A North Carolina trucker is being recognized for his quick actions to help an injured mechanic.
The Truckload Carriers Association recently named Mark Outen, from West Jefferson, North Carolina a Highway Angel for rushing to the aid of a man who was injured while working on a truck axle.
TC S explains what happened:
Outen was pulling into a rest area near Grain Valley, Missouri one day in late August, when he noticed someone from a truck service company working on the rear axle of a trailer. “I pulled up and parked out of the way to give him plenty of room,” said Outen, who drives for Hirschbach.Motor Lines. A moment later he heard a loud bang. “It was like a shotgun going off,” he said. “I looked around and saw a guy on the ground holding his stomach.” It turns out that the service technician was working on a faulty pressure valve and a part of the axle blew off, striking him in the stomach.
Outen rushed over to the man. “He had what looked like a two-ring mark or impression where the piece hit him and his stomach was already turning blue from the force of the object,” he said. “It was shocking. I thought maybe his intestines were damaged and he had internal bleeding.” Outen used to work as a diesel mechanic and said he had never seen an axle fall apart like that.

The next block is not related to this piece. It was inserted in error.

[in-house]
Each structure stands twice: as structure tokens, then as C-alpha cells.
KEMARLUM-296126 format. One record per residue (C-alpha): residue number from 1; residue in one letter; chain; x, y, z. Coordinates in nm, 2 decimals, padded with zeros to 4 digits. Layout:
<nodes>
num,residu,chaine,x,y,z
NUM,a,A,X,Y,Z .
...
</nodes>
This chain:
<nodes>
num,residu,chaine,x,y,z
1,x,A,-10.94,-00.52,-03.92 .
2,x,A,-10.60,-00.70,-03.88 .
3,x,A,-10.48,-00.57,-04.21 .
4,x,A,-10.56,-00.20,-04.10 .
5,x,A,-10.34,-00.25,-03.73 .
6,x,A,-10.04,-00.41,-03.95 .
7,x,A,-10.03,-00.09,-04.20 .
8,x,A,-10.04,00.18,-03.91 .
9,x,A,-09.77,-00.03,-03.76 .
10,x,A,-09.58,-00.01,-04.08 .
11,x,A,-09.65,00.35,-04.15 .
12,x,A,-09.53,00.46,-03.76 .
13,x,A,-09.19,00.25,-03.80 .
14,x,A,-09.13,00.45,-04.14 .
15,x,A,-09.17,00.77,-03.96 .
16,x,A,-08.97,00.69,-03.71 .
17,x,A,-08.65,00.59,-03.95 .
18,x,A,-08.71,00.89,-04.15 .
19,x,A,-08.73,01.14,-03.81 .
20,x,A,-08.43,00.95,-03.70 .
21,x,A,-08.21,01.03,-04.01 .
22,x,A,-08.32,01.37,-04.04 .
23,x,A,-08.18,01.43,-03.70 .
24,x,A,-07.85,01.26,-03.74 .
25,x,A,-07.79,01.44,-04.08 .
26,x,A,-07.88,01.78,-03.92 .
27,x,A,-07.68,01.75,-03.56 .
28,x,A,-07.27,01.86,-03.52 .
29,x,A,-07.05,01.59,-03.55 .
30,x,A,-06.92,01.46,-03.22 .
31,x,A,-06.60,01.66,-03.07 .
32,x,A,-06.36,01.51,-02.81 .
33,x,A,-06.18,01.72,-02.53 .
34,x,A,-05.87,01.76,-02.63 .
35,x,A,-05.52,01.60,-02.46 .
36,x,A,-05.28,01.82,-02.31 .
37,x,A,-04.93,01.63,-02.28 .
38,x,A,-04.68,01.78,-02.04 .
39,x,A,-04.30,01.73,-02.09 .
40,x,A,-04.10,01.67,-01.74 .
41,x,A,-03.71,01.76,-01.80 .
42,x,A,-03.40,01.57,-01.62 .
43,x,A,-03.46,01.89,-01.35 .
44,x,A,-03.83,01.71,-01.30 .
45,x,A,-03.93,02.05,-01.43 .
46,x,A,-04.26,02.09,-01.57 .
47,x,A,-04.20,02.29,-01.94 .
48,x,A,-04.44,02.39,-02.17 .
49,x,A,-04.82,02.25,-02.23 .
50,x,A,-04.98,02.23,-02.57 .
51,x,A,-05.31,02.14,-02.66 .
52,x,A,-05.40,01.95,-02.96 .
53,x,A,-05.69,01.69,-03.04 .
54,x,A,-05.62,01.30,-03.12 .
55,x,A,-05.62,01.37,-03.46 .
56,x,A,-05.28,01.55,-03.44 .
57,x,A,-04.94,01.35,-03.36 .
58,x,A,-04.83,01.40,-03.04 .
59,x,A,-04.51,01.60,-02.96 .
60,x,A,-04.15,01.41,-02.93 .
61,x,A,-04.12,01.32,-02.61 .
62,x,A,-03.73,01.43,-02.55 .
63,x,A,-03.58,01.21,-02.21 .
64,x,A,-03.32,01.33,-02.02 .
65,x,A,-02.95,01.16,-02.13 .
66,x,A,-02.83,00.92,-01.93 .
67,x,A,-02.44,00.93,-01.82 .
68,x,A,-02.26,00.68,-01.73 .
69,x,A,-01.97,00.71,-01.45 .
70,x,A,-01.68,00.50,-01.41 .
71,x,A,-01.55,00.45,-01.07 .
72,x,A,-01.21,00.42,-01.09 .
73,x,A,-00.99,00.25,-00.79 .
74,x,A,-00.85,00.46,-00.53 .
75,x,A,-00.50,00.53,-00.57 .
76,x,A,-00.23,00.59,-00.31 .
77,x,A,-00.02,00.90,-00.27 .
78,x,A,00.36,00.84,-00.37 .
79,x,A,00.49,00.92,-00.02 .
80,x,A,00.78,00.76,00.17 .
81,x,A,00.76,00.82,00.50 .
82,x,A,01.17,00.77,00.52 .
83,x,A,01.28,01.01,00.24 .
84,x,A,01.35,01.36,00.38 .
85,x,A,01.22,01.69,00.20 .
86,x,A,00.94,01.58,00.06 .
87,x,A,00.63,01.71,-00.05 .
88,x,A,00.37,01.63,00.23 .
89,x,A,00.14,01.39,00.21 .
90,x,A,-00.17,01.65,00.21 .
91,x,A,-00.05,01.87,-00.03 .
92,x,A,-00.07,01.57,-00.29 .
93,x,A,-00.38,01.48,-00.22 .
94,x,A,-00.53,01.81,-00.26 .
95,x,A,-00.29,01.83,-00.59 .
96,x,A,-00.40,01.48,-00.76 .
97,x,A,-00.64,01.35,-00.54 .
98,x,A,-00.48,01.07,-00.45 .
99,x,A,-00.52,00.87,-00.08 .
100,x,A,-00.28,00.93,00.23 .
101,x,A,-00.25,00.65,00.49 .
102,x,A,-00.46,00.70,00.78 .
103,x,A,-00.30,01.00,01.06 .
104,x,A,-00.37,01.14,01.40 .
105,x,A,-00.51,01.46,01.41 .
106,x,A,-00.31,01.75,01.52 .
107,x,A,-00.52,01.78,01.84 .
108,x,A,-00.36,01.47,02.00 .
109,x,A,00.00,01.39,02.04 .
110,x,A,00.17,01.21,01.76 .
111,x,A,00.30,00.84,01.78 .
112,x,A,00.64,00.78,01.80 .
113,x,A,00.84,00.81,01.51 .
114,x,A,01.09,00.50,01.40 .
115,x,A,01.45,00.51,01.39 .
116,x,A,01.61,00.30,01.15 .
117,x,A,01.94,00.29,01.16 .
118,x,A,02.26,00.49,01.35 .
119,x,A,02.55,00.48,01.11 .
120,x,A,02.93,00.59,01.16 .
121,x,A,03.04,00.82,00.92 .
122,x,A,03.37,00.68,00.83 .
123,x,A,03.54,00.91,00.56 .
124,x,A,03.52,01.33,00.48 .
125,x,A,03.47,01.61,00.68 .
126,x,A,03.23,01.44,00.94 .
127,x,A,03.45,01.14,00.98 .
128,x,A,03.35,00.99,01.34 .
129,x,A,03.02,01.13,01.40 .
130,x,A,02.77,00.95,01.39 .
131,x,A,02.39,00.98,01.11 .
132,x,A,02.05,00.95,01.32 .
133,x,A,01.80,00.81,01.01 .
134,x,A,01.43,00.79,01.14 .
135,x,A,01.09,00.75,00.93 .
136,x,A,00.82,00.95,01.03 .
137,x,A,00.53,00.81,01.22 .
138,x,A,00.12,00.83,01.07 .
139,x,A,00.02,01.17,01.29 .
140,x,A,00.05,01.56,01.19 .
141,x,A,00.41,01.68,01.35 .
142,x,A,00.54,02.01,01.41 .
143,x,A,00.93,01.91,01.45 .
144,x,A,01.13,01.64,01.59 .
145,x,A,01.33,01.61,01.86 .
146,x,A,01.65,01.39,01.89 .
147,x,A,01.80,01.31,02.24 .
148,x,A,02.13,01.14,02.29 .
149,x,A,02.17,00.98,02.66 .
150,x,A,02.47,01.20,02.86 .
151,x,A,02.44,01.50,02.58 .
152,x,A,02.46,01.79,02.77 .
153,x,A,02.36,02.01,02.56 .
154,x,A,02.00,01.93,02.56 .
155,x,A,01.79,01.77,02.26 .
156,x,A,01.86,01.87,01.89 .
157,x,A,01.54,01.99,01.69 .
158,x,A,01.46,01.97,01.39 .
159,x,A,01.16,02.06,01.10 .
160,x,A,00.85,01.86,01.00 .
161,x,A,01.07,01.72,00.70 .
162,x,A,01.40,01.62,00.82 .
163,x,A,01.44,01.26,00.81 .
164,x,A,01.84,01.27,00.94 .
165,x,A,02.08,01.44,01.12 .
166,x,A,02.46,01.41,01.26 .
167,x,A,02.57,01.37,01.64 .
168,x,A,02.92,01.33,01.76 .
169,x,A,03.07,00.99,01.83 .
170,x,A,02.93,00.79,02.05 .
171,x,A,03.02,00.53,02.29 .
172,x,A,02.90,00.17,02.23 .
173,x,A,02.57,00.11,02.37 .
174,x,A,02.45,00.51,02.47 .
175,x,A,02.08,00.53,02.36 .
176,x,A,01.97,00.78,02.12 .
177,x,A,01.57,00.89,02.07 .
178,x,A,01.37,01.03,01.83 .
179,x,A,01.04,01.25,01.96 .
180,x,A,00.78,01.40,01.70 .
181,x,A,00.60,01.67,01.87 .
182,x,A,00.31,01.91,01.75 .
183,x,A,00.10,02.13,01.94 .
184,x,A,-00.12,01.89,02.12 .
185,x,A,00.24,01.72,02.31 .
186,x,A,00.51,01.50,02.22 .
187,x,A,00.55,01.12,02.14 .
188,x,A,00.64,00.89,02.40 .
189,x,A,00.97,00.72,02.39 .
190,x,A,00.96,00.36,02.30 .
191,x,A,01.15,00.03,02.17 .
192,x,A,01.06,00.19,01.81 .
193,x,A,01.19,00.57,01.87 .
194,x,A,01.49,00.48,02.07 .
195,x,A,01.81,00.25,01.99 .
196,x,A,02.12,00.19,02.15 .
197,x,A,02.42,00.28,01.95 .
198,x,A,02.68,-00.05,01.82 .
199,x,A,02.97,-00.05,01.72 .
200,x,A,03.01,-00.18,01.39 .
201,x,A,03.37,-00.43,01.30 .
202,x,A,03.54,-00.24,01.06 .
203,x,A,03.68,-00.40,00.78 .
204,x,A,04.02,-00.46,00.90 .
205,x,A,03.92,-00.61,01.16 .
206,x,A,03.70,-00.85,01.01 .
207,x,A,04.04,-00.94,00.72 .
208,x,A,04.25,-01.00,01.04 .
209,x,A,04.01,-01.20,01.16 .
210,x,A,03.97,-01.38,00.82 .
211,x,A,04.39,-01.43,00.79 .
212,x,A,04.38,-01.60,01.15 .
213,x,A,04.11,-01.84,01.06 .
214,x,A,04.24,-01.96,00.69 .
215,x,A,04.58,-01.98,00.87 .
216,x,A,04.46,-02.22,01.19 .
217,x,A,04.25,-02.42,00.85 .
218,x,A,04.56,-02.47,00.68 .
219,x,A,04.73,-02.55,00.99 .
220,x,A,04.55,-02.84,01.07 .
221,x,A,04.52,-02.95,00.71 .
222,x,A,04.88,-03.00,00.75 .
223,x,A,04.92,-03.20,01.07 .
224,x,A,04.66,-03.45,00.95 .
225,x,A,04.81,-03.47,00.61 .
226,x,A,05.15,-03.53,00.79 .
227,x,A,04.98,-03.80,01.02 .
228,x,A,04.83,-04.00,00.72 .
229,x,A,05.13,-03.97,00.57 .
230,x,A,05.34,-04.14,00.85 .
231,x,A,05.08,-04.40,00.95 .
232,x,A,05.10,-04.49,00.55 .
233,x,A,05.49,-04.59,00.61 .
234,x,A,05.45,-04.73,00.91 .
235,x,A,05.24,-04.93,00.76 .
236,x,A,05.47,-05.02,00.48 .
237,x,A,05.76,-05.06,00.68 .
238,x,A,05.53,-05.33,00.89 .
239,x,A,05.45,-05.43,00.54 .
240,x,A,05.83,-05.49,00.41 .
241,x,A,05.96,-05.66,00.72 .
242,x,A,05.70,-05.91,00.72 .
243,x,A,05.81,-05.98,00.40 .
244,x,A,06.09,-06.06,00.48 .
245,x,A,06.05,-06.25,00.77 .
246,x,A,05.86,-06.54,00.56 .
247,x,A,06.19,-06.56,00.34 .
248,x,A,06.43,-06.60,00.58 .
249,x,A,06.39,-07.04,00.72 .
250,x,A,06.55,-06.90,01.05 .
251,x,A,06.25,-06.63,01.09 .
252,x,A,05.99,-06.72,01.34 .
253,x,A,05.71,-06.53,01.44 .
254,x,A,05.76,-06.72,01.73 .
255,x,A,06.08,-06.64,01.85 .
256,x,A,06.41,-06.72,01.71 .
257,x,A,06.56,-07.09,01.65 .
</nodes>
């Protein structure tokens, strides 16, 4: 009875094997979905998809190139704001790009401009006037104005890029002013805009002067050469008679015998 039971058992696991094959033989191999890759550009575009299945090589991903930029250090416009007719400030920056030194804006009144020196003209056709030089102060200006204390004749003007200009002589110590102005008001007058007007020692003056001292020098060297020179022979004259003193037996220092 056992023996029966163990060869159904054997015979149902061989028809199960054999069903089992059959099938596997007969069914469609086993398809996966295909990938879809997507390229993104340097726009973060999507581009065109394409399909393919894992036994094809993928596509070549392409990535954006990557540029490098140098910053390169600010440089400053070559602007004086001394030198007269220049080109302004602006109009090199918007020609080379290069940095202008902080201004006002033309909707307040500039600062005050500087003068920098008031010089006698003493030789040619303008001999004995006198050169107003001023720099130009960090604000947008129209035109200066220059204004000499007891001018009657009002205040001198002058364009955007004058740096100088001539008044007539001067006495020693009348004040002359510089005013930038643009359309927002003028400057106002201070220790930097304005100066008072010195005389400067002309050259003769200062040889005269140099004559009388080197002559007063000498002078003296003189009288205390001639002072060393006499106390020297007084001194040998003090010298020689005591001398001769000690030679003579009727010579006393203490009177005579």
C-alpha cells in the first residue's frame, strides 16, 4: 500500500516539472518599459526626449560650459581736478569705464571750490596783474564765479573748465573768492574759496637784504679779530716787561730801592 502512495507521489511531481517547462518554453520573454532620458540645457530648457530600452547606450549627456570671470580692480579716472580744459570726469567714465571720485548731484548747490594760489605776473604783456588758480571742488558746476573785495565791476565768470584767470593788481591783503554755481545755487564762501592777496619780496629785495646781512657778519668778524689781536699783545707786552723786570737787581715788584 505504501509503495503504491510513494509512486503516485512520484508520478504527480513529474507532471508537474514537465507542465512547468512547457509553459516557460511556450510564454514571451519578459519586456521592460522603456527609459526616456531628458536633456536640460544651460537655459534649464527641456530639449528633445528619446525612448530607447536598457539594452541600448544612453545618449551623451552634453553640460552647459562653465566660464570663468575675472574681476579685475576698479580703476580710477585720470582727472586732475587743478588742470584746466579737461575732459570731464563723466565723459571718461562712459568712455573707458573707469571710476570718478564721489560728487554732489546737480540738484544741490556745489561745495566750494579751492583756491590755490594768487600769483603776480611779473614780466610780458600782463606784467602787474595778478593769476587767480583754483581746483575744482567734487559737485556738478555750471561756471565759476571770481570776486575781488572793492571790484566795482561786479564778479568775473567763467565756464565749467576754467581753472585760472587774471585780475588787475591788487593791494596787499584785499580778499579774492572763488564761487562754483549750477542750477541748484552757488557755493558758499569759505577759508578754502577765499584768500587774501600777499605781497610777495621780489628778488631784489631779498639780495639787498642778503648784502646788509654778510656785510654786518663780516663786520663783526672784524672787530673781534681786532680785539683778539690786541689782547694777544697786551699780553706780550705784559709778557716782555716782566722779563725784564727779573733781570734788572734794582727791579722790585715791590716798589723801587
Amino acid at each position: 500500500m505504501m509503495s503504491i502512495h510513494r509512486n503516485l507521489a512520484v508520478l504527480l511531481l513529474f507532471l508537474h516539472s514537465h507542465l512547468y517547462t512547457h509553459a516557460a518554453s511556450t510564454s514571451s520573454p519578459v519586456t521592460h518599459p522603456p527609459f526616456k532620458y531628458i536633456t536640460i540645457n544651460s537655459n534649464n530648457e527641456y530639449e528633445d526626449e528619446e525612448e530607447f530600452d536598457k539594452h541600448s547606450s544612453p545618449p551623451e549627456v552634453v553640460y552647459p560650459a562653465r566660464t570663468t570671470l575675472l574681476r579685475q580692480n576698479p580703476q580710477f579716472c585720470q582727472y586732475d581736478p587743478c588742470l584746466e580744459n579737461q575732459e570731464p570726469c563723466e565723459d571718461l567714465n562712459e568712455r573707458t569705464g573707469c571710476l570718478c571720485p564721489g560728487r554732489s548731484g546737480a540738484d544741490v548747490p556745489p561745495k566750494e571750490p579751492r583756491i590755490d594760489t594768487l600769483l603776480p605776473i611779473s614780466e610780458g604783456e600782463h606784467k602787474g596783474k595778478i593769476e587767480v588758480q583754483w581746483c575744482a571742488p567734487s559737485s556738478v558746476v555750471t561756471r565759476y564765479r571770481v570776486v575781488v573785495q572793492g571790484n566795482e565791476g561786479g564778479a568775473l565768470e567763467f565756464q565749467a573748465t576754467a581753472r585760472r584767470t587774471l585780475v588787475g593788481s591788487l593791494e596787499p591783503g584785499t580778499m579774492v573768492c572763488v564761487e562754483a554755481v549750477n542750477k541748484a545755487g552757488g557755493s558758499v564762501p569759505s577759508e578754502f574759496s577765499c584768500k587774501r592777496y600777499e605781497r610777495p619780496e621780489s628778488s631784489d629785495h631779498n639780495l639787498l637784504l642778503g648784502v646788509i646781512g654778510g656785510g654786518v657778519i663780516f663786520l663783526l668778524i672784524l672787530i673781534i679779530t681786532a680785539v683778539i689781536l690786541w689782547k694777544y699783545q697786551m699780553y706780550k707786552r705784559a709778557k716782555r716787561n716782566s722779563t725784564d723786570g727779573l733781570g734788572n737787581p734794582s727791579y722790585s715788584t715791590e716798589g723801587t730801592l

The driver of the trailer also rushed over and helped Outen lay the injured man down on the ground. “While he called 911, I called my wife, who is a nurse to see what we should do to keep him comfortable,” Outen said. “She told me to move him out of the sun and put something under his head and to not give him any water at that point.” First responders arrived about 15 minutes later and Outen helped get the man on the gurney.
The man’s wife reached out to Outen on Facebook to thank him. “They kept him overnight for observation and then he was able to go home,” he said. He’s relieved the man wasn’t seriously injured. “I didn’t do anything heroic that day. Sometimes you just need to step up and help your fellow human being.”
TCA presented him with a certificate, patch, lapel pin, and truck decals. His employer has also received a letter acknowledging Outen as a Highway Angel.
Since the program’s inception in August 1997, nearly 1,300 professional truck drivers have been recognized as Highway Angels for the exemplary kindness, courtesy, and courage they have displayed while on the job.